The peony flower also made its way into Chinese mythology. Empress Wu was enjoying tea with princess Tai Ping in the gardens of Xiyuan. The queen is saddened by the fact that early signs of spring haven't yet appeared because the jasmine blossoms were still buried under the snow. Upon noticing this, Empress Wu writes a poem that inspires flowers to blossom. The following day, the garden is full of flower blooms except those of peonies. Out of frustration and fury, Wu ejects the flower to Luoyang where it's appreciated for its beauty and color but known to grow on its own terms.

Peonies in the Chinese Culture

Peonies are native to China and as such are highly regarded flowers and referred to as the "king of flowers." The peony is the national flower of China. Peonies were planted at the Imperial Palace during the Sui and Tang dynasties. It's because of this that peonies symbolize nobility, wealth, and honor.

The city of Luoyang is one of the most popular cities in China and sometimes referred to as the City of Peony. In it exists the National Peony Garden, which contains over 100 unique varieties of peonies and it hosts an annual festival to celebrate the peony.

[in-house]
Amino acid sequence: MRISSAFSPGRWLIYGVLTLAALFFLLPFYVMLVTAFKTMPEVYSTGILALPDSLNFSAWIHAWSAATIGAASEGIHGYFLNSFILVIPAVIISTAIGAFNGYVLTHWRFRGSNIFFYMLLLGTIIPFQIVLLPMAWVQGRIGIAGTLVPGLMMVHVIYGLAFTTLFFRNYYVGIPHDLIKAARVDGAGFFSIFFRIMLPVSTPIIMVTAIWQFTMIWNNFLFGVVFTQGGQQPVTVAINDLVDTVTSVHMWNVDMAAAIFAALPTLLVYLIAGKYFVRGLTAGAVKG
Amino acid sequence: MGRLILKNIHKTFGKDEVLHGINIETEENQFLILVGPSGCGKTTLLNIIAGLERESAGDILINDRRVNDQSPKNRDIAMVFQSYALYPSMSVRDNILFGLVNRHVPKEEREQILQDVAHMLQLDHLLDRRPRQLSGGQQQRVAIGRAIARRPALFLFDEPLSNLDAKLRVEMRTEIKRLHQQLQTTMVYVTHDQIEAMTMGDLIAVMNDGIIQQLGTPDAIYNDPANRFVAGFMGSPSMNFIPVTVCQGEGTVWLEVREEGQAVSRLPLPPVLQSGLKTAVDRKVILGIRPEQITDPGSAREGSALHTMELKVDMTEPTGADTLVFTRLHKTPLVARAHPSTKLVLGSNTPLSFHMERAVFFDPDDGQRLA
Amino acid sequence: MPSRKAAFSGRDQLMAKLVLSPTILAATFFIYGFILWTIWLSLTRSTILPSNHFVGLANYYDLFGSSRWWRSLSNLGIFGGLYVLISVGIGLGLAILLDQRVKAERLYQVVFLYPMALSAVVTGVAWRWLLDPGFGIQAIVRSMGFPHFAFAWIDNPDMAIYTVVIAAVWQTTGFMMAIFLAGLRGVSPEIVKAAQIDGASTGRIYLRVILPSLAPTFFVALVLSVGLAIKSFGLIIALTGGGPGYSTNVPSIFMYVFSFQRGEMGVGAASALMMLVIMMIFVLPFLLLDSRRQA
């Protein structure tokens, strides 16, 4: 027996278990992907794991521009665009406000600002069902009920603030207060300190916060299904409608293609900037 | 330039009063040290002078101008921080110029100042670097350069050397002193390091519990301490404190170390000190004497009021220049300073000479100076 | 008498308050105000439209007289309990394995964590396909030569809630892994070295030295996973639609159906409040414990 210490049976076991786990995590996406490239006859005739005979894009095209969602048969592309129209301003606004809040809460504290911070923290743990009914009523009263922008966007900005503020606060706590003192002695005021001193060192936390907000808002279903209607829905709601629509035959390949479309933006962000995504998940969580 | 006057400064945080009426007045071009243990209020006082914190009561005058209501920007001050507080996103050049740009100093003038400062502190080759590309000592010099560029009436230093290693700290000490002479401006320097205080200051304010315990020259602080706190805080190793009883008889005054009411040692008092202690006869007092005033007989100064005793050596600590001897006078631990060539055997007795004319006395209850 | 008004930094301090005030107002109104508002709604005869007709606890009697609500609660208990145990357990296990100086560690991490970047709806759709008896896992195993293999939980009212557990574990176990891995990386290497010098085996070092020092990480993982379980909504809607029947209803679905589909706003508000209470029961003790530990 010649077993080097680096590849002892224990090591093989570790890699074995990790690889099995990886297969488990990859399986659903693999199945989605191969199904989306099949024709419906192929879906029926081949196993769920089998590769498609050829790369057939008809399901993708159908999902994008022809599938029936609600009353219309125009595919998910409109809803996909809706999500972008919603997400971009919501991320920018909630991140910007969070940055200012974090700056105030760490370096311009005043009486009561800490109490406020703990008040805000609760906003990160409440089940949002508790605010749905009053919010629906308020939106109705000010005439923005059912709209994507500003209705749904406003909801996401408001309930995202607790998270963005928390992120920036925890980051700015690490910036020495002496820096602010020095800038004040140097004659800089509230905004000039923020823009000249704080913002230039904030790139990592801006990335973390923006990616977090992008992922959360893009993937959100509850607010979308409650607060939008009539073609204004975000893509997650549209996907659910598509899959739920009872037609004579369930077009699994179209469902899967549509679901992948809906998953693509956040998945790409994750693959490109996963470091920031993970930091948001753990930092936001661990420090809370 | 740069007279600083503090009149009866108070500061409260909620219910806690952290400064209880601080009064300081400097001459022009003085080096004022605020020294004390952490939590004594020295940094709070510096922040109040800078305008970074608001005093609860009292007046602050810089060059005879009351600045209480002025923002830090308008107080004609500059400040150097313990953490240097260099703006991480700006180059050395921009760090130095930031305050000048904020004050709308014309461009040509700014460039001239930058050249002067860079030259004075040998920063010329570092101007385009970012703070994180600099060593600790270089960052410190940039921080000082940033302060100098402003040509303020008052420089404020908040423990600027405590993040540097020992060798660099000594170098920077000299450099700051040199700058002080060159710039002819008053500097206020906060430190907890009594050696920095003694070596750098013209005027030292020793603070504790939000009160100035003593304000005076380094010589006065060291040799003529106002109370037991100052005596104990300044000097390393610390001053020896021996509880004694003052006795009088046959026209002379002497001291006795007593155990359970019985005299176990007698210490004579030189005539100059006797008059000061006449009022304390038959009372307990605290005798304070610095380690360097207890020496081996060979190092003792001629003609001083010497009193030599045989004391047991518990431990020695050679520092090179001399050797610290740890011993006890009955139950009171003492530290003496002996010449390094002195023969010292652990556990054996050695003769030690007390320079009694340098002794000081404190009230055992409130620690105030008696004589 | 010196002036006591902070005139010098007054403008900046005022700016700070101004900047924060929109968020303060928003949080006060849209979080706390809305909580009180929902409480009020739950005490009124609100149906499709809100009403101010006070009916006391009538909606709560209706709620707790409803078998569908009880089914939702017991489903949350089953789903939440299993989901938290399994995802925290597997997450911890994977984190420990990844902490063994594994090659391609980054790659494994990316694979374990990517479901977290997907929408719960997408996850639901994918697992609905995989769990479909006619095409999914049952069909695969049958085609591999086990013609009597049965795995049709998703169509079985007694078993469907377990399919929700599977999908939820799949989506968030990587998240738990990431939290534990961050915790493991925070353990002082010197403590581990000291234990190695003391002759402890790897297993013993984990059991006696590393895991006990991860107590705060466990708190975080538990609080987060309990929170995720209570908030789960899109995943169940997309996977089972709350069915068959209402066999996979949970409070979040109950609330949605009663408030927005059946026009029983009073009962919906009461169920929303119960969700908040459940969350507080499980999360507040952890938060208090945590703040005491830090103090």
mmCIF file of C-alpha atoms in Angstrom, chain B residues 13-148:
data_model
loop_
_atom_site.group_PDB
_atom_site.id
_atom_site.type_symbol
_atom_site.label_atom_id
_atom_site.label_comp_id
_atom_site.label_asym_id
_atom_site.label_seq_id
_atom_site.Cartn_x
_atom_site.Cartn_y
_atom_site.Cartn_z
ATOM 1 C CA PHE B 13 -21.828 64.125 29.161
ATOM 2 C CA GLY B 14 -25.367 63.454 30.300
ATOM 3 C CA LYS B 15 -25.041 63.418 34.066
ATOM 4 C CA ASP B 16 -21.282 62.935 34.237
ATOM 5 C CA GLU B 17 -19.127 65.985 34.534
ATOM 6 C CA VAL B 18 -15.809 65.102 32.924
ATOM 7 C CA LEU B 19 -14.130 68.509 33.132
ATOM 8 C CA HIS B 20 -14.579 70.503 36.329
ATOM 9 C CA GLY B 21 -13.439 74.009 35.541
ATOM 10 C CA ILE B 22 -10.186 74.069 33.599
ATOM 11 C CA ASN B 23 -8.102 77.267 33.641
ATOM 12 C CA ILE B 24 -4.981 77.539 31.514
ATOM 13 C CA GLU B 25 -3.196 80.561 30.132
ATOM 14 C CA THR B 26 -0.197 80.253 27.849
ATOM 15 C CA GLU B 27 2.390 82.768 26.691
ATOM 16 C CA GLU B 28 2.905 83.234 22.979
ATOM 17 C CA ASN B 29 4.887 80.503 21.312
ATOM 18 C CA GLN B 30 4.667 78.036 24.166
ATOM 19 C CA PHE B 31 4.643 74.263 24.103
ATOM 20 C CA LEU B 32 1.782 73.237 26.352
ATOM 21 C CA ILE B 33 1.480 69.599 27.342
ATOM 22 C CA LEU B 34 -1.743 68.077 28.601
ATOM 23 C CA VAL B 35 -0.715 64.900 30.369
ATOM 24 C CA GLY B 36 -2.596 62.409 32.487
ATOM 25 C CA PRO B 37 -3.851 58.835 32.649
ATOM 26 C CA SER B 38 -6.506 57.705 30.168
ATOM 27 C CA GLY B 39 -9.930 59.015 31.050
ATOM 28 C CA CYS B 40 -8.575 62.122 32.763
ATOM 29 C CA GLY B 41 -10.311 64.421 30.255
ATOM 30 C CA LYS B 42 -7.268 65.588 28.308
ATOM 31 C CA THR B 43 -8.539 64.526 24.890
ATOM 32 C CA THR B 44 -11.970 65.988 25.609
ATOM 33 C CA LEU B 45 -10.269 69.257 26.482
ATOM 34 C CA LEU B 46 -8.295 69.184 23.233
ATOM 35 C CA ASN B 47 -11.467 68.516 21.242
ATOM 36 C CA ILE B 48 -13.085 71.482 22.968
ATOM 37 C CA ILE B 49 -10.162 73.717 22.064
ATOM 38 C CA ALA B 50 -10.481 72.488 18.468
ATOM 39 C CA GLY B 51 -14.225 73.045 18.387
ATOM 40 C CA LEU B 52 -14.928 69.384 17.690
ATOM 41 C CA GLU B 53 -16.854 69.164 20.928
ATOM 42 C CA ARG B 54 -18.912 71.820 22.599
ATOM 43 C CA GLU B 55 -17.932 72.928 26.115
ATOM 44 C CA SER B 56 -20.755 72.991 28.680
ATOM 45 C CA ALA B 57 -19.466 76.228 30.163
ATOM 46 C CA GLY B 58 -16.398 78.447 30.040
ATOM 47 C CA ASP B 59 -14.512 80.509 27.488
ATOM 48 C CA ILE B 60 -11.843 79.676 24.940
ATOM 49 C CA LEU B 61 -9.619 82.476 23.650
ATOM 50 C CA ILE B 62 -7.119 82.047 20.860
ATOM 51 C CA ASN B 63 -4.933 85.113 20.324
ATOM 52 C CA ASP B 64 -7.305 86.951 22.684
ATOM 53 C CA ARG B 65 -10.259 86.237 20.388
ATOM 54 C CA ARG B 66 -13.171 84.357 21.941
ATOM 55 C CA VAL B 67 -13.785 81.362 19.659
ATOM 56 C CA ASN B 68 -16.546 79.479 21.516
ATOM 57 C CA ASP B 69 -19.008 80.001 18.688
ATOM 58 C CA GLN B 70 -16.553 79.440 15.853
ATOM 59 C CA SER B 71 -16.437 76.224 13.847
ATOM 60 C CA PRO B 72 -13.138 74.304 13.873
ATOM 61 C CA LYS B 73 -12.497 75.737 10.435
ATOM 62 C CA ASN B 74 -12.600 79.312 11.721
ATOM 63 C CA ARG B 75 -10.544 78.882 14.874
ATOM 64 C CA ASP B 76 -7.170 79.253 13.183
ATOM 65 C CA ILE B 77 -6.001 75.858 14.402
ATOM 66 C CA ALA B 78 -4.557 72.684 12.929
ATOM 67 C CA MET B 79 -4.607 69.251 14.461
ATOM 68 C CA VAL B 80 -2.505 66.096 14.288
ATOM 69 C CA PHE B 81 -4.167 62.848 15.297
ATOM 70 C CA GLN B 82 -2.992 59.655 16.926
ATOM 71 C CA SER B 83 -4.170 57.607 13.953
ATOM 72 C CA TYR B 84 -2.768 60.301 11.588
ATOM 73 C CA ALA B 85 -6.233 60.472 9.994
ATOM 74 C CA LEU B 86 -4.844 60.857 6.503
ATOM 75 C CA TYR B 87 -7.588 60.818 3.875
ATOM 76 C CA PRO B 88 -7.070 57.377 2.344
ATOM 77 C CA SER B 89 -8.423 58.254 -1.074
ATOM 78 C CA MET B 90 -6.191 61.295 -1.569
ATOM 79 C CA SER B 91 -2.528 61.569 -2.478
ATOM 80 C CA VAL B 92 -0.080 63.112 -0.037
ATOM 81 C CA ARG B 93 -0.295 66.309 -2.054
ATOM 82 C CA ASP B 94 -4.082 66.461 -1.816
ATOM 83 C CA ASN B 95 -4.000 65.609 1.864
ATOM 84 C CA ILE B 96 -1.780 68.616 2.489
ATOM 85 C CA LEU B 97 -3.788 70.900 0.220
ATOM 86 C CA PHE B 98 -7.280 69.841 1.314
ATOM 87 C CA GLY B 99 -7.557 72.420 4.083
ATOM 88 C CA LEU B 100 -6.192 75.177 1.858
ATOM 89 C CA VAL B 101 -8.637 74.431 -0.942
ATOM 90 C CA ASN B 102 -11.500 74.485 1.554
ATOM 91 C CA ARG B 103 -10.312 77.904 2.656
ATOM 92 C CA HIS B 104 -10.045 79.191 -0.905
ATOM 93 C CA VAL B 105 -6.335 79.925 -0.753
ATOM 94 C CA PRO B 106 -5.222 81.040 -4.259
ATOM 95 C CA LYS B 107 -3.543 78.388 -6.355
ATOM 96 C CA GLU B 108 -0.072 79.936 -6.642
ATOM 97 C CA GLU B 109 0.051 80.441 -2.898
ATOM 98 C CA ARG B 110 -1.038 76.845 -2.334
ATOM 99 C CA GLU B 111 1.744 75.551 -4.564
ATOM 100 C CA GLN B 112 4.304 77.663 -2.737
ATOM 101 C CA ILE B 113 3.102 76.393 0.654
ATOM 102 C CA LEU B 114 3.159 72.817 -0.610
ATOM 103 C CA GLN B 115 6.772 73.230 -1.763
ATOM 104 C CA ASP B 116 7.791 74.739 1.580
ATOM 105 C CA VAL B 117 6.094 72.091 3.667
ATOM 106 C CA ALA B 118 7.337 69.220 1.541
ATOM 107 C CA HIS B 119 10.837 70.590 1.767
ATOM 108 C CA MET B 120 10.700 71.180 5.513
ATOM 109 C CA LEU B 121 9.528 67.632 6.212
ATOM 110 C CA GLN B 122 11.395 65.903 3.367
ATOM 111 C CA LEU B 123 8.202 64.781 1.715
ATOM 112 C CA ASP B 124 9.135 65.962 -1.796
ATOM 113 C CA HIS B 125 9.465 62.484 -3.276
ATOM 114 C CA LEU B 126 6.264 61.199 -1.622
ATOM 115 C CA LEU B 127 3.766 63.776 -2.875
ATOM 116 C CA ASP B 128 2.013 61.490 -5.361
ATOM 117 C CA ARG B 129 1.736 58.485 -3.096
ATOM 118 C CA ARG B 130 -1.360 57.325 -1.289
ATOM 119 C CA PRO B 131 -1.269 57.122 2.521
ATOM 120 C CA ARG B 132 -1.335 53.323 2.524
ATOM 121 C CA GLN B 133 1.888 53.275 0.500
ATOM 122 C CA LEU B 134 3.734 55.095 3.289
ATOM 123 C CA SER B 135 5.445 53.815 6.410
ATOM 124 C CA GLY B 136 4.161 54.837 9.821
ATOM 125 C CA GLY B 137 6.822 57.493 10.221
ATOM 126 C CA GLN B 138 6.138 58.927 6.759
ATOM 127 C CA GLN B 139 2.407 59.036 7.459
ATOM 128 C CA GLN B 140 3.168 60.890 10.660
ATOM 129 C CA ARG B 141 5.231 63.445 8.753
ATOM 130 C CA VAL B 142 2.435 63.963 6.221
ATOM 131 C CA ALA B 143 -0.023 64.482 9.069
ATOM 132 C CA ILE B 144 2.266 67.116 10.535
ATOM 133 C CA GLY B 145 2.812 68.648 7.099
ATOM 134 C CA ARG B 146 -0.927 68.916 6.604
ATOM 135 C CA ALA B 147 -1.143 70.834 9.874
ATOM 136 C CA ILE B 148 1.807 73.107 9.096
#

Peonies in Japanese Culture

The Japanese proverb says, "She stands and sits like a peony and walks like a lily," which is used to describe a beautiful Japanese woman. The Japanese have also been known to make paper origami peonies. There also exists a somewhat controversial Japanese story called The Peony Lantern, which involves peonies and the consequences of loving a ghost.

Peonies and Superstition

Some believe that it's good luck if a peony bush is full of flowers. In contrast, if they dry up and fade, it's a sign of disaster on the horizon. It's also considered bad luck if you have an odd number of blooms.

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Peony Colors